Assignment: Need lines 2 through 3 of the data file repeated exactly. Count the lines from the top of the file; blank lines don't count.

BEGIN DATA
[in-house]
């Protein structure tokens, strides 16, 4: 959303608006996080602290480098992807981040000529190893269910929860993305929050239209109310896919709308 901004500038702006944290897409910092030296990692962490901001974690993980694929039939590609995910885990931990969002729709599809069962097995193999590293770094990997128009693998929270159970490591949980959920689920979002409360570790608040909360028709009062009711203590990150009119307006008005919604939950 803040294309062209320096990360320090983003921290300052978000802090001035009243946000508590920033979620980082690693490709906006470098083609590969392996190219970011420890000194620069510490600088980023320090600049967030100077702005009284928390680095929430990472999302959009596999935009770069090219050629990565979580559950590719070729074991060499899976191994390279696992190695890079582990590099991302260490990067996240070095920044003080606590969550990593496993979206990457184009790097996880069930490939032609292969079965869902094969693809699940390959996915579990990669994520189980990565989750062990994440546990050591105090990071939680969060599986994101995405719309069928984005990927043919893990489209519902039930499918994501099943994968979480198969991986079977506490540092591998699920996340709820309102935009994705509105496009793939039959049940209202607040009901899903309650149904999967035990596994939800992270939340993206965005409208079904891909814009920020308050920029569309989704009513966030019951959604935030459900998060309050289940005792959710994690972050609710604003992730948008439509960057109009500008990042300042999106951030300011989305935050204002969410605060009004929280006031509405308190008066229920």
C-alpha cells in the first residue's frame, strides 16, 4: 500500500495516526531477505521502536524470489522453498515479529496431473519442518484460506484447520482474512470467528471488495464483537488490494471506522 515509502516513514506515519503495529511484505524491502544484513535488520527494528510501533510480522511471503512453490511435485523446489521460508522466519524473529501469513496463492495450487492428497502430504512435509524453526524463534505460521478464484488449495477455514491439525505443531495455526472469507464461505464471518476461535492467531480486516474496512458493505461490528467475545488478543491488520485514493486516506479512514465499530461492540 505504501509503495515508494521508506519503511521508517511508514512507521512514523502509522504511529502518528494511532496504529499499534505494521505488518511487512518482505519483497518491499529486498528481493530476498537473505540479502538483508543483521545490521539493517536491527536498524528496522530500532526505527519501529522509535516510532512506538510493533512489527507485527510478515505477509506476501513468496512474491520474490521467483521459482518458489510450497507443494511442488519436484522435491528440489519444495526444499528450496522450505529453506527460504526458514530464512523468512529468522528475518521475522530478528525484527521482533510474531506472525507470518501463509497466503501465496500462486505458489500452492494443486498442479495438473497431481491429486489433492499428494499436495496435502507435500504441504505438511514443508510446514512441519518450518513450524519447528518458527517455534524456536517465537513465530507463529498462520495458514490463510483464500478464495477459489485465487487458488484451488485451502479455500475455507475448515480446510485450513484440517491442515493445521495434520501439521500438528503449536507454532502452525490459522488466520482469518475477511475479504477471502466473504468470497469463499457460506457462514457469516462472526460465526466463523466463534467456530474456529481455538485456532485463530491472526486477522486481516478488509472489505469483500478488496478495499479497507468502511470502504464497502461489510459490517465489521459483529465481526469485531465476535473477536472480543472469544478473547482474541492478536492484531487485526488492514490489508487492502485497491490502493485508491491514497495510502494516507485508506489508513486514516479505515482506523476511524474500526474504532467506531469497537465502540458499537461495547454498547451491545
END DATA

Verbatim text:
């Protein structure tokens, strides 16, 4: 959303608006996080602290480098992807981040000529190893269910929860993305929050239209109310896919709308 901004500038702006944290897409910092030296990692962490901001974690993980694929039939590609995910885990931990969002729709599809069962097995193999590293770094990997128009693998929270159970490591949980959920689920979002409360570790608040909360028709009062009711203590990150009119307006008005919604939950 803040294309062209320096990360320090983003921290300052978000802090001035009243946000508590920033979620980082690693490709906006470098083609590969392996190219970011420890000194620069510490600088980023320090600049967030100077702005009284928390680095929430990472999302959009596999935009770069090219050629990565979580559950590719070729074991060499899976191994390279696992190695890079582990590099991302260490990067996240070095920044003080606590969550990593496993979206990457184009790097996880069930490939032609292969079965869902094969693809699940390959996915579990990669994520189980990565989750062990994440546990050591105090990071939680969060599986994101995405719309069928984005990927043919893990489209519902039930499918994501099943994968979480198969991986079977506490540092591998699920996340709820309102935009994705509105496009793939039959049940209202607040009901899903309650149904999967035990596994939800992270939340993206965005409208079904891909814009920020308050920029569309989704009513966030019951959604935030459900998060309050289940005792959710994690972050609710604003992730948008439509960057109009500008990042300042999106951030300011989305935050204002969410605060009004929280006031509405308190008066229920």
C-alpha cells in the first residue's frame, strides 16, 4: 500500500495516526531477505521502536524470489522453498515479529496431473519442518484460506484447520482474512470467528471488495464483537488490494471506522 515509502516513514506515519503495529511484505524491502544484513535488520527494528510501533510480522511471503512453490511435485523446489521460508522466519524473529501469513496463492495450487492428497502430504512435509524453526524463534505460521478464484488449495477455514491439525505443531495455526472469507464461505464471518476461535492467531480486516474496512458493505461490528467475545488478543491488520485514493486516506479512514465499530461492540 505504501509503495515508494521508506519503511521508517511508514512507521512514523502509522504511529502518528494511532496504529499499534505494521505488518511487512518482505519483497518491499529486498528481493530476498537473505540479502538483508543483521545490521539493517536491527536498524528496522530500532526505527519501529522509535516510532512506538510493533512489527507485527510478515505477509506476501513468496512474491520474490521467483521459482518458489510450497507443494511442488519436484522435491528440489519444495526444499528450496522450505529453506527460504526458514530464512523468512529468522528475518521475522530478528525484527521482533510474531506472525507470518501463509497466503501465496500462486505458489500452492494443486498442479495438473497431481491429486489433492499428494499436495496435502507435500504441504505438511514443508510446514512441519518450518513450524519447528518458527517455534524456536517465537513465530507463529498462520495458514490463510483464500478464495477459489485465487487458488484451488485451502479455500475455507475448515480446510485450513484440517491442515493445521495434520501439521500438528503449536507454532502452525490459522488466520482469518475477511475479504477471502466473504468470497469463499457460506457462514457469516462472526460465526466463523466463534467456530474456529481455538485456532485463530491472526486477522486481516478488509472489505469483500478488496478495499479497507468502511470502504464497502461489510459490517465489521459483529465481526469485531465476535473477536472480543472469544478473547482474541492478536492484531487485526488492514490489508487492502485497491490502493485508491491514497495510502494516507485508506489508513486514516479505515482506523476511524474500526474504532467506531469497537465502540458499537461495547454498547451491545